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The economic pain caused by the coronavirus continues with no end in sight. Millions are out of work and struggling to make ends meet.
But another group of workers is also falling through the cracks: Those who are still working but not being paid what they are owed. A new report shows that the problem of wage theft is likely dramatically increasing during the pandemic, and the majority of the victims are those who can least afford it.
The definition of wage theft is a simple one: You do not receive the pay that the law or your contract entitles you to. Wage theft can come in many forms, including if your employer:
In short, when your employer hires you, they agree to comply with local, state, and federal laws regarding minimum wages, overtime, and any other pay that your employment agreement entitles you to.
A new report from the Washington Center for Equitable Growth tank shows how the pandemic is likely causing wage theft to become more widespread. The report examines the Great Recession of 2007-2009 and shows how wage theft dramatically increased at the same time that unemployment was rapidly rising.
While the unemployment rate was at a record low 3.5% in February, pandemic-related job losses caused it to skyrocket to 14.7% in April. While unemployment has fallen in recent months, it is still above 8%.
The report further found that any low-wage worker faced a 10-22% chance of being a victim of a minimum wage violation between 2007 and 2013. It also predicted the jobs where workers would be the most likely victims of wage theft this time around:
Workers who earn tips, such as servers, are especially vulnerable. Many states that have a tipped minimum wage require employers to make up the difference when tips fall so short that workers don't make the standard minimum wage, but many employers are failing to live up to their obligations.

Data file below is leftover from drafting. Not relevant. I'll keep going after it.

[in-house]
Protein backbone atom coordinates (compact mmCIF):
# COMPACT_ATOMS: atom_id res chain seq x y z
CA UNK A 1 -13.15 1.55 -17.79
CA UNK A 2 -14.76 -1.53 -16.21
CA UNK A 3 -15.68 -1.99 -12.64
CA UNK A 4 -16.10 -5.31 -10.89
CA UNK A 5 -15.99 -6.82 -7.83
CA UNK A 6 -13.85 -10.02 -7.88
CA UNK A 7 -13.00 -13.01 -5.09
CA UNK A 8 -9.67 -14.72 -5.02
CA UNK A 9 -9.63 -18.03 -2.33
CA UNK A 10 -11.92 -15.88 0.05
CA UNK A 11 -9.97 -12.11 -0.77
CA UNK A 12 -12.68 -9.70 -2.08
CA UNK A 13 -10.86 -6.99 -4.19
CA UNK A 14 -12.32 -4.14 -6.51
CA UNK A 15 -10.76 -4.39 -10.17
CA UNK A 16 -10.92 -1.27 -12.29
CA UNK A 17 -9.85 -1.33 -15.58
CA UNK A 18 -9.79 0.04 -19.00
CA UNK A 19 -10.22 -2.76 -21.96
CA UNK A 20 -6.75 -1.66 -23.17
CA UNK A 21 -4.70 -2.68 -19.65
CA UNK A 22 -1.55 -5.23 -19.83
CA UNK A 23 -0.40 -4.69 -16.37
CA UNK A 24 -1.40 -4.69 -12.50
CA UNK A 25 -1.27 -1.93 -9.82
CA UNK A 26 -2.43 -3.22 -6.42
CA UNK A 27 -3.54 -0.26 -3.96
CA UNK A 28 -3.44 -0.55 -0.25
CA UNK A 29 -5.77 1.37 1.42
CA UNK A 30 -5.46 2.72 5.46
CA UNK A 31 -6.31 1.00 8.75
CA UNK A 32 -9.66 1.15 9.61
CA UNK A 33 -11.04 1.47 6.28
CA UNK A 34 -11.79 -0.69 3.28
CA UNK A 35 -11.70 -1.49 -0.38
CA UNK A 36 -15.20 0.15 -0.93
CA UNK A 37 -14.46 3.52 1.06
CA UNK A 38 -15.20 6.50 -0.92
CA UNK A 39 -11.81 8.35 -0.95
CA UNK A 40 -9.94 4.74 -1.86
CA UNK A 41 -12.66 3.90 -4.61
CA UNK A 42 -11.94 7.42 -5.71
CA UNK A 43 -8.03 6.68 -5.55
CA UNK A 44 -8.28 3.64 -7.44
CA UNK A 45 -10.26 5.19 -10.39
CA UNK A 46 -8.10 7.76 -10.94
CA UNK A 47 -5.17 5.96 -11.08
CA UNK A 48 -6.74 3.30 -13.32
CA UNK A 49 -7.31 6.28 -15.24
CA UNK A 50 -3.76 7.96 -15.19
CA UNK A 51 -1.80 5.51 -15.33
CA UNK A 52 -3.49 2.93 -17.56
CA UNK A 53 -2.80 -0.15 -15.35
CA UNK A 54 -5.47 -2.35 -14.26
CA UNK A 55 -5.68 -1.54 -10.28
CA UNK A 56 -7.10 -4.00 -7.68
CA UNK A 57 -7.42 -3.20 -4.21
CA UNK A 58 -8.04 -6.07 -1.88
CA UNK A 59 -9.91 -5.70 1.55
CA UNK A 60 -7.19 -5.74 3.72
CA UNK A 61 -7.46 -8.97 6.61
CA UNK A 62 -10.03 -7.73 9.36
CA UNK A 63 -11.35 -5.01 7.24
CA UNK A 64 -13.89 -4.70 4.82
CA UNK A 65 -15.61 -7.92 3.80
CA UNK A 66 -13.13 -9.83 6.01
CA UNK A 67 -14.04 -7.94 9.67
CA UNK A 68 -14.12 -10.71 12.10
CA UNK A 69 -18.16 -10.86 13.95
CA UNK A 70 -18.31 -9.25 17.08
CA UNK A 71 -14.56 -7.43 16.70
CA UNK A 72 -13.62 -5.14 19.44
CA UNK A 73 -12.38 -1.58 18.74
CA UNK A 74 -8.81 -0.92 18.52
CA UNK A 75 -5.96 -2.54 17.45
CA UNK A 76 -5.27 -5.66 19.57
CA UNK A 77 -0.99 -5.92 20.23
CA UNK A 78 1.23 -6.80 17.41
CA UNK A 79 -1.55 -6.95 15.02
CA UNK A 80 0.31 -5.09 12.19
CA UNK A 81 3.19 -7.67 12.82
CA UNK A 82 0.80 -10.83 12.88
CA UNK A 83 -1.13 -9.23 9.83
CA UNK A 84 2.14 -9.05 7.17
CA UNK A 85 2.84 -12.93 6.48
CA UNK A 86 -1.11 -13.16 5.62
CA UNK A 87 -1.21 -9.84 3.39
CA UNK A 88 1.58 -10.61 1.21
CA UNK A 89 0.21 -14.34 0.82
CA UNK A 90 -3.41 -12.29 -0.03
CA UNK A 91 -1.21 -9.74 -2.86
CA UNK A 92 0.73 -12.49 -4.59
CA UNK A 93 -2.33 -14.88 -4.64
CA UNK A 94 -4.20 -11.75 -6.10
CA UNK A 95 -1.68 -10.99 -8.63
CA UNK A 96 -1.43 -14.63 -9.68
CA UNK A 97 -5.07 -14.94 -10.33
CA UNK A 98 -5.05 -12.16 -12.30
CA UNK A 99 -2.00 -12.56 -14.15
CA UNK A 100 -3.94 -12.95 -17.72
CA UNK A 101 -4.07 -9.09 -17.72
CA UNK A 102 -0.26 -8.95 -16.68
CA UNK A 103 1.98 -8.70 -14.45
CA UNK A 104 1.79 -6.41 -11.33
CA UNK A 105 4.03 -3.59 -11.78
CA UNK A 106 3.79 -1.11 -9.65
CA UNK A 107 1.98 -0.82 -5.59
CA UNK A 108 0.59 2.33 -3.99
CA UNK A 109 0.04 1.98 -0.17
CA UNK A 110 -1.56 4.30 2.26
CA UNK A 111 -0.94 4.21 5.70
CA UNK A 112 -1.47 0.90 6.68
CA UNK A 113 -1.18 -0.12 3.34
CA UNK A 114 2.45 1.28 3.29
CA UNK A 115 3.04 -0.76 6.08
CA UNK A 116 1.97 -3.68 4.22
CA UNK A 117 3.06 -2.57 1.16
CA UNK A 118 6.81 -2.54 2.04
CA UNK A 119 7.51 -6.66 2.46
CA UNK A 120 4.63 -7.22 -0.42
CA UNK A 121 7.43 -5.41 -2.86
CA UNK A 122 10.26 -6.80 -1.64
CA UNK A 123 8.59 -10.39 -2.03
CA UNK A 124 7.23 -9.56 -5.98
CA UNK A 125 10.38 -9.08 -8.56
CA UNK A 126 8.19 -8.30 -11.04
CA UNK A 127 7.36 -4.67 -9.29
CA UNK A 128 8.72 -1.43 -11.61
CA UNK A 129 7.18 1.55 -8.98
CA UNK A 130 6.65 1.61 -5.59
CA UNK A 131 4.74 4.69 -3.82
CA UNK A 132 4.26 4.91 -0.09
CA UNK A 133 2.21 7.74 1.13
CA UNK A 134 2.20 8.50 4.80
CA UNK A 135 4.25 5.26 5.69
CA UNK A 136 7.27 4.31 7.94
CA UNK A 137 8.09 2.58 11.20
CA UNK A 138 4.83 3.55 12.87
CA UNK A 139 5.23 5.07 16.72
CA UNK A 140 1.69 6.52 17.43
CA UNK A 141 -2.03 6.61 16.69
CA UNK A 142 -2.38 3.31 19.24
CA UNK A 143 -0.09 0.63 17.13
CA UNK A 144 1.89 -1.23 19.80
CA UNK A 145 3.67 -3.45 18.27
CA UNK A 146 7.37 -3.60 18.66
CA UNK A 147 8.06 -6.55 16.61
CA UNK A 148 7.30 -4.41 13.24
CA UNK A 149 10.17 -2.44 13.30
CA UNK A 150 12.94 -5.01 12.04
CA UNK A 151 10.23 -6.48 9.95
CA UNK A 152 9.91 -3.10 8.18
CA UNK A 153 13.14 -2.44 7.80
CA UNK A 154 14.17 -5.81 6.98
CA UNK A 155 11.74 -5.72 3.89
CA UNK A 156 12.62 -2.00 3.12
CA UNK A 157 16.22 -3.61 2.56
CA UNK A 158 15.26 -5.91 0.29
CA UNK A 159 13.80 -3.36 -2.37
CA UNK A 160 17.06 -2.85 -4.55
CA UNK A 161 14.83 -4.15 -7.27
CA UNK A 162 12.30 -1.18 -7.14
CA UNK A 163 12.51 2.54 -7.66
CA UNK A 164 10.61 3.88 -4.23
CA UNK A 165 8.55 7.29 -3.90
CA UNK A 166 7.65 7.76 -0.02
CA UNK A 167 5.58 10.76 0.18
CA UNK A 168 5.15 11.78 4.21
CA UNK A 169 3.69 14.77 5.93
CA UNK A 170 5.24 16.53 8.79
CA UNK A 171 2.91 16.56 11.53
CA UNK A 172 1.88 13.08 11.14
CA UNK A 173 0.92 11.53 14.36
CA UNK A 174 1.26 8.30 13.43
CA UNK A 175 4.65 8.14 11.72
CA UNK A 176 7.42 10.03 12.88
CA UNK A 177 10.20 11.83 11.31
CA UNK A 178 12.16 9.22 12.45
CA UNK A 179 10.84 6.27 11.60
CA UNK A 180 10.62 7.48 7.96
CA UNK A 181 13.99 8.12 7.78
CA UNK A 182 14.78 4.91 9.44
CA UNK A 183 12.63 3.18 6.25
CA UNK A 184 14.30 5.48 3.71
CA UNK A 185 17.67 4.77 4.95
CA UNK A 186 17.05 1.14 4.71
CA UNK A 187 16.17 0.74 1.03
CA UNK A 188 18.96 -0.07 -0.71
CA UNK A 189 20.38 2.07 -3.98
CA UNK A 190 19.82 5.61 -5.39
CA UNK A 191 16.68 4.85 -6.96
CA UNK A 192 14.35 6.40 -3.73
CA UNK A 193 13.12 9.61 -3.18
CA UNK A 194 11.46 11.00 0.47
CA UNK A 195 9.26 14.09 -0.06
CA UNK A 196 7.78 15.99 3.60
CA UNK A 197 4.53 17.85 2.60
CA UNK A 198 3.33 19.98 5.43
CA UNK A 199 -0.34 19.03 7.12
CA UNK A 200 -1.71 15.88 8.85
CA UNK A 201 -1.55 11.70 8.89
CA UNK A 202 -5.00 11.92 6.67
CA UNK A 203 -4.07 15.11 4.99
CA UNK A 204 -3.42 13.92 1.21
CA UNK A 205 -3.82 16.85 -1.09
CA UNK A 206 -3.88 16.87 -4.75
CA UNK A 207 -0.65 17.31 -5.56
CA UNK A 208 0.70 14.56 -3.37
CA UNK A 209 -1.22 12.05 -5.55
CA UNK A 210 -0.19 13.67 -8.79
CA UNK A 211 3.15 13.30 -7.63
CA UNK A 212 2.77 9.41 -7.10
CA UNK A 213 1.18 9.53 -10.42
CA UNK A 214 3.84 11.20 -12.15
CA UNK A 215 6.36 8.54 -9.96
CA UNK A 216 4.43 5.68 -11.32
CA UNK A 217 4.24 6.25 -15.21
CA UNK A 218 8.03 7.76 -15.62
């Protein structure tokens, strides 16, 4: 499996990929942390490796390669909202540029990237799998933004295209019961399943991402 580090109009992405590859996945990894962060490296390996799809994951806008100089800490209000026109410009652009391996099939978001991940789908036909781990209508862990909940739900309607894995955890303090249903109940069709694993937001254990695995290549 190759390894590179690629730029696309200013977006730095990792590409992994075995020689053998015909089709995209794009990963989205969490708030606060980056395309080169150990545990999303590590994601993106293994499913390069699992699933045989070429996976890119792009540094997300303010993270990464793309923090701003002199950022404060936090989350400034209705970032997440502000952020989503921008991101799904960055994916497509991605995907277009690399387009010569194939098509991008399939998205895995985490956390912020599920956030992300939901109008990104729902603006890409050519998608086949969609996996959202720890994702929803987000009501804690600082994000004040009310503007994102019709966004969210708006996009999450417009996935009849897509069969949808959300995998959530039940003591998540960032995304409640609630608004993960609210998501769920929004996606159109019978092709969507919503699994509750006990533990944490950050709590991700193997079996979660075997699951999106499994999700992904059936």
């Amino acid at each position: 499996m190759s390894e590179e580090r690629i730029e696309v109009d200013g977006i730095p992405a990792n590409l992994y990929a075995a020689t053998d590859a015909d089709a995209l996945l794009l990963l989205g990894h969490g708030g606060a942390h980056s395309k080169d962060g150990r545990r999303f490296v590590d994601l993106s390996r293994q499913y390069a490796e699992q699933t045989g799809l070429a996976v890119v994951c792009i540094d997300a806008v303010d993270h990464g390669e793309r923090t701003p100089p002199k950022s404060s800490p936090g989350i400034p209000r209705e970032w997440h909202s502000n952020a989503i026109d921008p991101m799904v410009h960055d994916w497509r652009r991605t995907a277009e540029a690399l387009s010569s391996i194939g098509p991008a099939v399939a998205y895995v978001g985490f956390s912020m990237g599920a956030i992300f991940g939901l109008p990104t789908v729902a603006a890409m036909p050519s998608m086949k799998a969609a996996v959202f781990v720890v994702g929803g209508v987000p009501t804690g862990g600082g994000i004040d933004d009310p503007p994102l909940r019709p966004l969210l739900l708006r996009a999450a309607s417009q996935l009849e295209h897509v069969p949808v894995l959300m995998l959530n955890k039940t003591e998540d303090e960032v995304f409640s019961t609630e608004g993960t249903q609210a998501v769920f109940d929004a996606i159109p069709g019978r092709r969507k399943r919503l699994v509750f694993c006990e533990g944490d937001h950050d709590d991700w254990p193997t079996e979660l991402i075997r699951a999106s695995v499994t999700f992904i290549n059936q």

It is obvious that many businesses are struggling to make the same amount of money that they did before the pandemic, especially restaurants. However, that does not excuse short-changing employees.
But many employers do because workers in the most at-risk professions often lack the leverage to change jobs, especially right now when it may be difficult to find other work. The report shows that women, Black, and Hispanic workers are at most risk in these situations. Workers who don't have U.S. citizenship are especially vulnerable.
In short, employers count on workers being too scared to say or do anything about withheld wages.
You may be surprised to learn that wage theft costs victims far more than the victims of all other types of theft combined. But government regulators often rely on victims of wage theft to come forward and make complaints. And unlike robbery, where the police get involved, wage theft complaints are often investigated through the state's attorney general's office, and employers typically face civil penalties and fines instead of criminal consequences.
If you think you have been the victim of wage theft, the most important thing to know is that your employer cannot retaliate against you for speaking up. If they attempt to do so, the law is on your side.
If a complaint to your workplace's human resources department has not gotten you anywhere, you should consider talking to an employment lawyer about your rights.